Touch of Evil (1958) Review

Touch of Evil (1958)  Director: Orson Welles


Touch of Evil is another terrific film noir which Welles wrote, starred in, and directed (though parts of it were, again, chopped up by the studio). This was Welles’s fifth Hollywood film, his final American film. It has sometimes been called the last great ‘film noir’ from the 1940s and 1950s. The film includes other famous cast members, as well, such as Charlton Heston and Marlene Dietrich.

The story is based on the 1956 pulp novel, Badge of Evil. It takes place along the U.S.-Mexico border (despite being shot in Venice, CA). In a famous single shot opening scene, considered one of the greatest in cinematic history, someone plants an explosive in the back of a car that blows up a short distance away across the U.S. border. Mike Vargas, a Mexican police officer (Charlton Heston), investigates the explosion. His law enforcement style contains a “touch of evil.” He is newly married to his wife (Janet Leigh). Additionally, American policy officers arrive on the scene, led by overweight and gimp-legged Hank Quinlan (Orson Welles). They interrogate a young Mexican at his home, and Hank accuses the young man of the crime after finding two sticks of dynamite in his bathroom, though Mike had just been in the bathroom and didn’t see any explosives only minutes earlier. He begins to suspect that Hank has been planting evidence to win cases. Hank threatens to resign in disgust at the accusations.

Meanwhile, Susie, Mike’s wife, leaves and visits a remote motel across the U.S. border. Members of a gang find her, capture her, and take her back across the border to another hotel. They drug her. Hank drunkenly shows up and strangles the boss, Grandi and leaves him in the room to frame Susie. Hank carelessly leaves his cane at the scene. In the end, Mike Vargas teams up with one of Hank’s closest admirers and confidants, as he wears a wire to capture Hank’s confession. Both Quinlan and his admirer wind up killing each other, and Hank’s recording is captured. Mike Vargas is freed from prison and reunited with his new wife. We learn that the planted evidence was unnecessary. The young man had confessed to the crime.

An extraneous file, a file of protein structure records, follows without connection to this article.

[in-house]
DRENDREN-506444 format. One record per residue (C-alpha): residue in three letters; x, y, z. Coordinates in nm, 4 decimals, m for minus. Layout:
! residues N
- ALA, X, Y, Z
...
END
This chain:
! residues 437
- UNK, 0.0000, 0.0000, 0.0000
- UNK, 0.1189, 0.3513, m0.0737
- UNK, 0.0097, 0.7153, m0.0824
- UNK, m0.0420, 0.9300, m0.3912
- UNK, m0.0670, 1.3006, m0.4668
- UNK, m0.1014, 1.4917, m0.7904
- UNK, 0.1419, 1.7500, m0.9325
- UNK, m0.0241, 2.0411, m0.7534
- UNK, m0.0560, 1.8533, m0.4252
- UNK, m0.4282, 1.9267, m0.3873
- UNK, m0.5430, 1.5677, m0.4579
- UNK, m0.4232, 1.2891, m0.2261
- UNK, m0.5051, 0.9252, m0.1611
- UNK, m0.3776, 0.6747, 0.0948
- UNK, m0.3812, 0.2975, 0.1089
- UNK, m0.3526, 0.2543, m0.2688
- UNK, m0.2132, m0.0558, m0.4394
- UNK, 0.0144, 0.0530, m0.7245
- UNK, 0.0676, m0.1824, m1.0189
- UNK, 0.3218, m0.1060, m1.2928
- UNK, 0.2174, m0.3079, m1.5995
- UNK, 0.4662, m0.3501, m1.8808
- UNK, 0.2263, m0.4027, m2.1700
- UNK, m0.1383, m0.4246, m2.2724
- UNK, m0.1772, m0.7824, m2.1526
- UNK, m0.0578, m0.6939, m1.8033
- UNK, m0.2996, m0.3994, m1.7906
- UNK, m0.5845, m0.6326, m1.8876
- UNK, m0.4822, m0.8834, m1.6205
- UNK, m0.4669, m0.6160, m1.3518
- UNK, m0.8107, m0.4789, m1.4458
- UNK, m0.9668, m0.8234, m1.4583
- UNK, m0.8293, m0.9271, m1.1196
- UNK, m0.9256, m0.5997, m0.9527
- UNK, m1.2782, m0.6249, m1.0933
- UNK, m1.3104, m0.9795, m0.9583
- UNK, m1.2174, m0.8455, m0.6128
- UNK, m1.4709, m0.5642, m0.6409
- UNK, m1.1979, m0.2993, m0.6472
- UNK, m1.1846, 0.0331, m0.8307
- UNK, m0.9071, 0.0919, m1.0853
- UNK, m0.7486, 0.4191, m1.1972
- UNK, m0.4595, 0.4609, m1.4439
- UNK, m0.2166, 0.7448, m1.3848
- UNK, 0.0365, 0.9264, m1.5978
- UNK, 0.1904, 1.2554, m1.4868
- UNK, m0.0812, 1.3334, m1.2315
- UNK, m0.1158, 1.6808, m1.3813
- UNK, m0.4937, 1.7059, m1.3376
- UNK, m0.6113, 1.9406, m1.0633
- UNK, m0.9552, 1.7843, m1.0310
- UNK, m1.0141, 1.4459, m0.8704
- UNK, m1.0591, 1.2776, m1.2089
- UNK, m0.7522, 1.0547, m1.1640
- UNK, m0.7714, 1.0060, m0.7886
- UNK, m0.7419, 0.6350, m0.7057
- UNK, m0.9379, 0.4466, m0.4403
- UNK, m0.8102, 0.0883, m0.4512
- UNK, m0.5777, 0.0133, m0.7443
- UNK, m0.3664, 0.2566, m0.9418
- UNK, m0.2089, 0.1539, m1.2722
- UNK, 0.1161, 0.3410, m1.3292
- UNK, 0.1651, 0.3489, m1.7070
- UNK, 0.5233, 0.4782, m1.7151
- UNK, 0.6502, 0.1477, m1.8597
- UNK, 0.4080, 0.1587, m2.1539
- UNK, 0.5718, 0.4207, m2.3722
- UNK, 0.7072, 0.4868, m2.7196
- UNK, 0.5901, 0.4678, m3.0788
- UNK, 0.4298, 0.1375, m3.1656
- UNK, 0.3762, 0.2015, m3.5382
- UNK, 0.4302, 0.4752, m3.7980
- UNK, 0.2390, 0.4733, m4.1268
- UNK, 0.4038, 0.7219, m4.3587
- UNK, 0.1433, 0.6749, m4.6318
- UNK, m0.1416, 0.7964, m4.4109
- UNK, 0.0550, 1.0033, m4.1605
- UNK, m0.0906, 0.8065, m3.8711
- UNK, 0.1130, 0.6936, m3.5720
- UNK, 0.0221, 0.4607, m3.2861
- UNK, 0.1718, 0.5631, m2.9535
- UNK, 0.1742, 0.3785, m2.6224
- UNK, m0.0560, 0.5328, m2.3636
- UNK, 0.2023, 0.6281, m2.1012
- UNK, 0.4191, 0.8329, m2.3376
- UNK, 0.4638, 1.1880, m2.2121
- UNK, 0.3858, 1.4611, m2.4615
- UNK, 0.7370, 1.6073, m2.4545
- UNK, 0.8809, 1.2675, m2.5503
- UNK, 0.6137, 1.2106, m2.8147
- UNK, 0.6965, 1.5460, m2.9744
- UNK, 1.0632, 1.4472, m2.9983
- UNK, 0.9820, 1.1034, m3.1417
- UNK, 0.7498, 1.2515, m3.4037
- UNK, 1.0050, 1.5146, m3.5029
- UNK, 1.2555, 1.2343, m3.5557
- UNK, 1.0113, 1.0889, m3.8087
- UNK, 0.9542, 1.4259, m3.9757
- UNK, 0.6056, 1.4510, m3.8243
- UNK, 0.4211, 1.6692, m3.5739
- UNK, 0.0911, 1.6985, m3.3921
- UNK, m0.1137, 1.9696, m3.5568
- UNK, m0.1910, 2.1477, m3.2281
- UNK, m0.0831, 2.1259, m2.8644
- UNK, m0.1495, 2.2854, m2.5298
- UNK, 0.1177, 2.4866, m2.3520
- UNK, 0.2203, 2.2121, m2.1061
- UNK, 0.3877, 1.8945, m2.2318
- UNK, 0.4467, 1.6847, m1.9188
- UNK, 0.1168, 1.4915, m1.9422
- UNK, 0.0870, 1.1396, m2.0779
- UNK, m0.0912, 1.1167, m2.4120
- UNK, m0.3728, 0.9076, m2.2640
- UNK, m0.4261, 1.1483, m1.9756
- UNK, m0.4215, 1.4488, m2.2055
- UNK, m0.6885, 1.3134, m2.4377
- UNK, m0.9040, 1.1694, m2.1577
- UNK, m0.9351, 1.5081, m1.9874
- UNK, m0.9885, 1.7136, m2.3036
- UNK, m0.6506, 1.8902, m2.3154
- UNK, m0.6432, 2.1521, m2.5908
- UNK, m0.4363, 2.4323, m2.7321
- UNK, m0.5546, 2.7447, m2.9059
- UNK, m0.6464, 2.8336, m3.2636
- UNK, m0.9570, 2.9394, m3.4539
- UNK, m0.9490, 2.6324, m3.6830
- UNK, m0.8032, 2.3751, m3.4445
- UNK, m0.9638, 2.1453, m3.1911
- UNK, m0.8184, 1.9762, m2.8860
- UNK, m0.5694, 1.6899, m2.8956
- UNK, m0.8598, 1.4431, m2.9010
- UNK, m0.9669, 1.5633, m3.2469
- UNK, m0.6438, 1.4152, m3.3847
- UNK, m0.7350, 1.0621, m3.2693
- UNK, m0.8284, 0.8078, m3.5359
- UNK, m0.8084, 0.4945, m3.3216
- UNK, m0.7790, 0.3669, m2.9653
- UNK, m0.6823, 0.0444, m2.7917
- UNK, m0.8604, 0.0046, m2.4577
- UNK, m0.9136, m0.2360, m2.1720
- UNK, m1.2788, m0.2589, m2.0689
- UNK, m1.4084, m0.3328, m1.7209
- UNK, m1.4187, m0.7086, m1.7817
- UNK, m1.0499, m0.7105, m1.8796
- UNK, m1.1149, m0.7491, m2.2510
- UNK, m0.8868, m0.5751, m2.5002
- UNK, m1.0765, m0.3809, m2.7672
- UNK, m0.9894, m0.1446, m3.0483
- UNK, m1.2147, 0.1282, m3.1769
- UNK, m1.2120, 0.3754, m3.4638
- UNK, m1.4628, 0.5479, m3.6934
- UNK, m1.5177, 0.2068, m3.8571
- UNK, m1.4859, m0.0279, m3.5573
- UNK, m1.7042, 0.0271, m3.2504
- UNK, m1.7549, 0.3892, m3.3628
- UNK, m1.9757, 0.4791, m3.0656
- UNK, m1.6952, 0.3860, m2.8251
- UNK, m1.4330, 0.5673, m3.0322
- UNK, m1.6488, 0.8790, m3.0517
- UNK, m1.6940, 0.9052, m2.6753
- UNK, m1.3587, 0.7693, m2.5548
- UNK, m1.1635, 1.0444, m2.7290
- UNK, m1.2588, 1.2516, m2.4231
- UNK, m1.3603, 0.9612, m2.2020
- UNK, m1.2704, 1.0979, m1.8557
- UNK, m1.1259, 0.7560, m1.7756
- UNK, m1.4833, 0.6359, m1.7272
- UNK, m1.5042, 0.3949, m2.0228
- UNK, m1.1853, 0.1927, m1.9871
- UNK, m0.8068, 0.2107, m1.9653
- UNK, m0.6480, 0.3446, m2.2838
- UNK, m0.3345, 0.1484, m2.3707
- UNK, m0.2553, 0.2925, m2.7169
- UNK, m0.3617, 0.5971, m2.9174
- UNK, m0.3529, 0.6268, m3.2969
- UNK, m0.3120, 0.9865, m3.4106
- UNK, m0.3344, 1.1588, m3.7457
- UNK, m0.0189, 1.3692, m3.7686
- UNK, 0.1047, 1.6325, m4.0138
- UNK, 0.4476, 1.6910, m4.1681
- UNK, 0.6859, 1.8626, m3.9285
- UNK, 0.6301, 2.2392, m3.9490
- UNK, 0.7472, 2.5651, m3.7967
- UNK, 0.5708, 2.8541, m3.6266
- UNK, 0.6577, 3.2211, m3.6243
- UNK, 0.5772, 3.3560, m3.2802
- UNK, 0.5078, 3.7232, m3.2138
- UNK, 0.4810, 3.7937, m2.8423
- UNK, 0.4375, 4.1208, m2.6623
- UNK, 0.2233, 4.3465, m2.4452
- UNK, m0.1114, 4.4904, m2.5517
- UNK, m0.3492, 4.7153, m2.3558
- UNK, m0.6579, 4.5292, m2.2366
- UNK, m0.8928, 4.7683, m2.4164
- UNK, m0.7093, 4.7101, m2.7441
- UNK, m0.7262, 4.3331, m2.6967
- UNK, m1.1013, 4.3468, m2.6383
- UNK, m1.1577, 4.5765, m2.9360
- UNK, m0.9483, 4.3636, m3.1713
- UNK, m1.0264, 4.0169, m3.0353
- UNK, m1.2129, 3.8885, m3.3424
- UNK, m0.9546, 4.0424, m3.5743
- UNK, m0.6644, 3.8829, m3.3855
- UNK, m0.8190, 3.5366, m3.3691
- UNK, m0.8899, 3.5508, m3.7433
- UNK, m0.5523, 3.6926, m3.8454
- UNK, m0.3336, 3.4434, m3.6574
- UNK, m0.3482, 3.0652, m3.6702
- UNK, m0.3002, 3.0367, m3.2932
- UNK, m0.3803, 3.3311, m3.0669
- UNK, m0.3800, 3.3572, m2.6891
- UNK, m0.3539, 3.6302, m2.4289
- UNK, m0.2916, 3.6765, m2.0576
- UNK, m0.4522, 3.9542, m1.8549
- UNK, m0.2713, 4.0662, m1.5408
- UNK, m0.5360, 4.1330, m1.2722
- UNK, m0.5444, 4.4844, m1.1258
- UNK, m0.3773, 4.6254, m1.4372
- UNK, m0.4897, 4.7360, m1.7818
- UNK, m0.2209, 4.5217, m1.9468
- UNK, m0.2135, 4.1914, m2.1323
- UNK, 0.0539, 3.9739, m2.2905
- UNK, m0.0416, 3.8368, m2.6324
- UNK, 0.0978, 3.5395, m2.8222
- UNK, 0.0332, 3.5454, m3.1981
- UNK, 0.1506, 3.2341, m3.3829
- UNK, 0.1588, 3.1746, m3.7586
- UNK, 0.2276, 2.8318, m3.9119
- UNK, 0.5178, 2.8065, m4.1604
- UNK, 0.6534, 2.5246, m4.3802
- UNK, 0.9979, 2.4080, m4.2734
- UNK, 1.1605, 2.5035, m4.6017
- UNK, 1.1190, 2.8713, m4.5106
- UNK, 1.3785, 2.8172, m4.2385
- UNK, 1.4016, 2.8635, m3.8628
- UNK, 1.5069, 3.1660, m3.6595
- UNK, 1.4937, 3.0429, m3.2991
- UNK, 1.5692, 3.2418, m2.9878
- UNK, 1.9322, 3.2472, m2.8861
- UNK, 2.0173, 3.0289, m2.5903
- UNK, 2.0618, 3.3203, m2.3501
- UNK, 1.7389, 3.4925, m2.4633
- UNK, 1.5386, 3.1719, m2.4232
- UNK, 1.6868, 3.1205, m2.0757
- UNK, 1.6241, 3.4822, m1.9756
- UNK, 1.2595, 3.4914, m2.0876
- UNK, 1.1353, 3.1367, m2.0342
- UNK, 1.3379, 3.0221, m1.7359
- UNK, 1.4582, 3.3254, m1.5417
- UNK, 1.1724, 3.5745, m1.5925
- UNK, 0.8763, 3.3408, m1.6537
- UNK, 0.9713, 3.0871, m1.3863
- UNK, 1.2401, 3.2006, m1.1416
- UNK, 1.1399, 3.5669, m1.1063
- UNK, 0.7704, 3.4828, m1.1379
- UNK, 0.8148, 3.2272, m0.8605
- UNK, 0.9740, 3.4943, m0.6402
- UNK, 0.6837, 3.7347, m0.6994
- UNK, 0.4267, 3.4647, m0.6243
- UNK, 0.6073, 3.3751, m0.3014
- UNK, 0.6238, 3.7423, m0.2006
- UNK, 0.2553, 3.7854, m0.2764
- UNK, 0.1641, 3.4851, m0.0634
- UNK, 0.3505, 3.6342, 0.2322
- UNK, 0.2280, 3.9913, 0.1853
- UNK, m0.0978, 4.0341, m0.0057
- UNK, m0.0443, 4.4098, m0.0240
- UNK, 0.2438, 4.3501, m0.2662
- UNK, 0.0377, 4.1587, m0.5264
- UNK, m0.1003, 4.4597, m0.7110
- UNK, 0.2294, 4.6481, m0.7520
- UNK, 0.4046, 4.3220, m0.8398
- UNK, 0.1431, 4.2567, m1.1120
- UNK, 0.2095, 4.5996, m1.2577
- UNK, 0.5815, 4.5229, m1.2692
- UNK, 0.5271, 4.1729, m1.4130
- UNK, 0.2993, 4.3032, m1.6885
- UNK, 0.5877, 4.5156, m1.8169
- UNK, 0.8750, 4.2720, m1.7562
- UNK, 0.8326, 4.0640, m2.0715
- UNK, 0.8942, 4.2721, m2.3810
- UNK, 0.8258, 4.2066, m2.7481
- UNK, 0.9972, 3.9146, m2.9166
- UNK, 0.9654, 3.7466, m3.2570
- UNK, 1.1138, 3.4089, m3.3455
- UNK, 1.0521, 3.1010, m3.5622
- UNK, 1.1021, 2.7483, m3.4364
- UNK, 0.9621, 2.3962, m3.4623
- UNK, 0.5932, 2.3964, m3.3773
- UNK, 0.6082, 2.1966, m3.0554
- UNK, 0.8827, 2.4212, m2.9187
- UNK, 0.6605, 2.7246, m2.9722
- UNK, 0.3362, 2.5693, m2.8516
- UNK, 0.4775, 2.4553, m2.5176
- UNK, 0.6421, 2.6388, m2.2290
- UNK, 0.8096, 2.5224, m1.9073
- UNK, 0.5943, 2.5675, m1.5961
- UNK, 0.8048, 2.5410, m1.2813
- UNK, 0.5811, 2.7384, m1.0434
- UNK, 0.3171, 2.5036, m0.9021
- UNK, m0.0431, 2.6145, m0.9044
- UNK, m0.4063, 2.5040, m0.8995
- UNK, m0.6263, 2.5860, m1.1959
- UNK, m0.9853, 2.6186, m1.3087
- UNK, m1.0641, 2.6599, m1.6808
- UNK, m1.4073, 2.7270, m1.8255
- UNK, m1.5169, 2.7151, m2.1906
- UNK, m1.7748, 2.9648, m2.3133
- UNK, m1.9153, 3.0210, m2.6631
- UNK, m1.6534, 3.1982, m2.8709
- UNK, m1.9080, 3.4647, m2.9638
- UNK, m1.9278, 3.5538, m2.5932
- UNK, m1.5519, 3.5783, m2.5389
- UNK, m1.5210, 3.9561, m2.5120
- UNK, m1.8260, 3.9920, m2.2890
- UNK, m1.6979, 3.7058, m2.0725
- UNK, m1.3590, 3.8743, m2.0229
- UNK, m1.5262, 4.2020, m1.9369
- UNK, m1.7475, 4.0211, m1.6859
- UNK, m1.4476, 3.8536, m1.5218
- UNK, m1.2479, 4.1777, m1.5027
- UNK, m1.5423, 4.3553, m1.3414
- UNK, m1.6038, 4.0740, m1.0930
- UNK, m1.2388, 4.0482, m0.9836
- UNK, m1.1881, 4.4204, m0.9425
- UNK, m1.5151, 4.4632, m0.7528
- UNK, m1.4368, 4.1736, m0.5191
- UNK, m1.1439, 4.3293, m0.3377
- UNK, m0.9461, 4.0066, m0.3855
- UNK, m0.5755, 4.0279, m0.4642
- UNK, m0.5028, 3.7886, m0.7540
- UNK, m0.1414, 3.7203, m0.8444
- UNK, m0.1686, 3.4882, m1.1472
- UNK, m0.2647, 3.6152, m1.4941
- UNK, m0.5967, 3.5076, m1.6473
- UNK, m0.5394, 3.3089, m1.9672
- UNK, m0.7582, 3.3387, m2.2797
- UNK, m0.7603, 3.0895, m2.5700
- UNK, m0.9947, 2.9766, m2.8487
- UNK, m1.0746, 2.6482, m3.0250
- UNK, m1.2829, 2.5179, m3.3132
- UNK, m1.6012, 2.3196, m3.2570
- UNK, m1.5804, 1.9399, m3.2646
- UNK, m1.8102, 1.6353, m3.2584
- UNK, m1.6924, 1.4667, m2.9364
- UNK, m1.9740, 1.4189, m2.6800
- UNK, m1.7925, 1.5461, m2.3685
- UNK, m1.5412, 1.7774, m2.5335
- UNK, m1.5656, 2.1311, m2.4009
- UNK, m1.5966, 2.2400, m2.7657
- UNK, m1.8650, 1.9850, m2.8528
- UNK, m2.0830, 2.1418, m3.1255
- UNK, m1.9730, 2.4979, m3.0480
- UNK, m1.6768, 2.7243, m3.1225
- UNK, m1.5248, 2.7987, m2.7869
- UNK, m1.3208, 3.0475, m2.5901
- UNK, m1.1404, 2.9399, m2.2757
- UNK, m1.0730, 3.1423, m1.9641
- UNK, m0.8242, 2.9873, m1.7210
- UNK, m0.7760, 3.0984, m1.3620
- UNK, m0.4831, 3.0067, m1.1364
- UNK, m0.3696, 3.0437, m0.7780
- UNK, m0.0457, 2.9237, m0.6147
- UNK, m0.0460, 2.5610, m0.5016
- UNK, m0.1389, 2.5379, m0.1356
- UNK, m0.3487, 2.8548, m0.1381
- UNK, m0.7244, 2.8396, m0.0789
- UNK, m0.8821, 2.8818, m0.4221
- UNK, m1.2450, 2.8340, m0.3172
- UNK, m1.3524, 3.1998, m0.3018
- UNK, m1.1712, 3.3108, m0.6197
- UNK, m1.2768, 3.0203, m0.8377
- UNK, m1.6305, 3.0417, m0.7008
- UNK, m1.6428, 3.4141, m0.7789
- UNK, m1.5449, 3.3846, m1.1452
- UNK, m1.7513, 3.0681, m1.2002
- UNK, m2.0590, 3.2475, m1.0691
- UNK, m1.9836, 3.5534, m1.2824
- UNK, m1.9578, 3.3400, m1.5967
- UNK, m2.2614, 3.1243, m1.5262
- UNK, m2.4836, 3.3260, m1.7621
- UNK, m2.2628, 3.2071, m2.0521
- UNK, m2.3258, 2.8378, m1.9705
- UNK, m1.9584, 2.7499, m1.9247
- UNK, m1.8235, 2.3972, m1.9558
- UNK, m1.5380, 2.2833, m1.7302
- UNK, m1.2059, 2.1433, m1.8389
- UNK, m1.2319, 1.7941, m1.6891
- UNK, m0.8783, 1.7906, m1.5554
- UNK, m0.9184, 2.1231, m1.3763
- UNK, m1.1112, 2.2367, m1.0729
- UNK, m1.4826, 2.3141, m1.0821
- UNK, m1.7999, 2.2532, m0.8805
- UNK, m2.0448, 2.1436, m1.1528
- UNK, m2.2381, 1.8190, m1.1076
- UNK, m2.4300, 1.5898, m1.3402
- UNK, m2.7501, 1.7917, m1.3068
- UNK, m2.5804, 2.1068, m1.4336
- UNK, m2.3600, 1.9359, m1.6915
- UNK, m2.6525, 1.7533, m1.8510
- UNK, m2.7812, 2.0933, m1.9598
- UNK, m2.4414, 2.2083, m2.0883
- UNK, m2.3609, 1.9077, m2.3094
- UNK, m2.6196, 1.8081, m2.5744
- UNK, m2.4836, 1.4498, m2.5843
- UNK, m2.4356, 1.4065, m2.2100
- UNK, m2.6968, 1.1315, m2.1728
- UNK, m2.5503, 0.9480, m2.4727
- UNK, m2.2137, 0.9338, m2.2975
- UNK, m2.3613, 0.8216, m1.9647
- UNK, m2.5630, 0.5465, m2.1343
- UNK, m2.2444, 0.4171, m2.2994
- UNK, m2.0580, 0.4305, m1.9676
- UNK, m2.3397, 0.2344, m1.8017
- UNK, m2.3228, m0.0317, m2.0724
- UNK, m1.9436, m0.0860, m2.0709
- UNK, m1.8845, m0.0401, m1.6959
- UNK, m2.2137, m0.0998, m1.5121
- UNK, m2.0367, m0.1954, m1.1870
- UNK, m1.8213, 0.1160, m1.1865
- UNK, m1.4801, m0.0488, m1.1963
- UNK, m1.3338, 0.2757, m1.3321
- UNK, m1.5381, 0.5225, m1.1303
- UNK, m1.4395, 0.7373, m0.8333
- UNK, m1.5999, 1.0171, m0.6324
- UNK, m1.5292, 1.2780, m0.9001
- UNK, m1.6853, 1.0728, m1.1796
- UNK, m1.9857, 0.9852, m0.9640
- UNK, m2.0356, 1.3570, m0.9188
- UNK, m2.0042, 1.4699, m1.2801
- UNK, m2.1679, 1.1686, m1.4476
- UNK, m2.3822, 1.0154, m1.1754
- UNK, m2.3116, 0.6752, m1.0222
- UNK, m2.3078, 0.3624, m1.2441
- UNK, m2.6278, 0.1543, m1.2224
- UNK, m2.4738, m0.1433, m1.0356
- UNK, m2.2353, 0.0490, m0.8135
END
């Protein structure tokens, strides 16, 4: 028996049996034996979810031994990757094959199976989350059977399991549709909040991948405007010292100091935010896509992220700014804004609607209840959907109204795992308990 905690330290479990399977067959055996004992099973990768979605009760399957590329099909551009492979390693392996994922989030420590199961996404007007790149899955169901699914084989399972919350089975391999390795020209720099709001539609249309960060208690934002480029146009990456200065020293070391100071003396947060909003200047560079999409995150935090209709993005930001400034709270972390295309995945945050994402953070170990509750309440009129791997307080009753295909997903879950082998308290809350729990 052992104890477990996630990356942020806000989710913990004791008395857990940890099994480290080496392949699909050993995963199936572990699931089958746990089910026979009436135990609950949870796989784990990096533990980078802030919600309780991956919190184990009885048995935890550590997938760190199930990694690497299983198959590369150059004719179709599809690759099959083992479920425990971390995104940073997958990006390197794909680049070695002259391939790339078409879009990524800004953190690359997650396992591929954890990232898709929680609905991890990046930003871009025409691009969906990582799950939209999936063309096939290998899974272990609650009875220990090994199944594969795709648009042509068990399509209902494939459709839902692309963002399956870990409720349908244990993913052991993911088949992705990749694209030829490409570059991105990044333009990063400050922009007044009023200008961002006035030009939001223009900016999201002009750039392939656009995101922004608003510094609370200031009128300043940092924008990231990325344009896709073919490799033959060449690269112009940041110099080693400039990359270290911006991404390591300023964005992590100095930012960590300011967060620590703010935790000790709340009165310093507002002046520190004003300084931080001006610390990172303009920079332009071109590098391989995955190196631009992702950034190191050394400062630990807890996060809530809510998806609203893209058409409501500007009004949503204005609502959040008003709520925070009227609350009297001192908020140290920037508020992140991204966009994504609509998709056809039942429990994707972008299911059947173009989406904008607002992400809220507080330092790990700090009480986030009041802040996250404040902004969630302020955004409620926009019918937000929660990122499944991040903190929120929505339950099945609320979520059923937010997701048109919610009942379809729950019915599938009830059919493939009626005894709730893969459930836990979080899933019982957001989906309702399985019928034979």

Lamentably, Universal Studios significantly cut and revised Welles’s original rough cut of the film, which sadly no longer exists. Welles was furious upon learning of the studio’s unauthorized revisions (recall similar frustrations with the hack-job that was done to Welles’s The Magnificent Ambersons). Various editions exist as the film was attempted to be re-made according to the director’s initial vision in the 1970s and the 1990s.

The film was a complete box office and critical flop in its day, and it was relegated to B-movie status. Amazingly, it was wholly bypassed by the Academy (it was the year that the silly comedy Gigi won Best Picture), though it garnered rave reviews in Europe. The film won Best Picture in Europe at the Brussels Film Festival.

Touch of Evil is a cult classic. It is a technically profound film from Orson Welles. Somehow, he always manages to produce something new, something exciting, and something artistic with each of his films. Touch of Evil is a meditation on the nature of law and order framed as an investigation into a planted explosive in Mexico that travels via car across the U.S.-Mexico border. To what extent does the enforcement of the law require a “touch of evil?”

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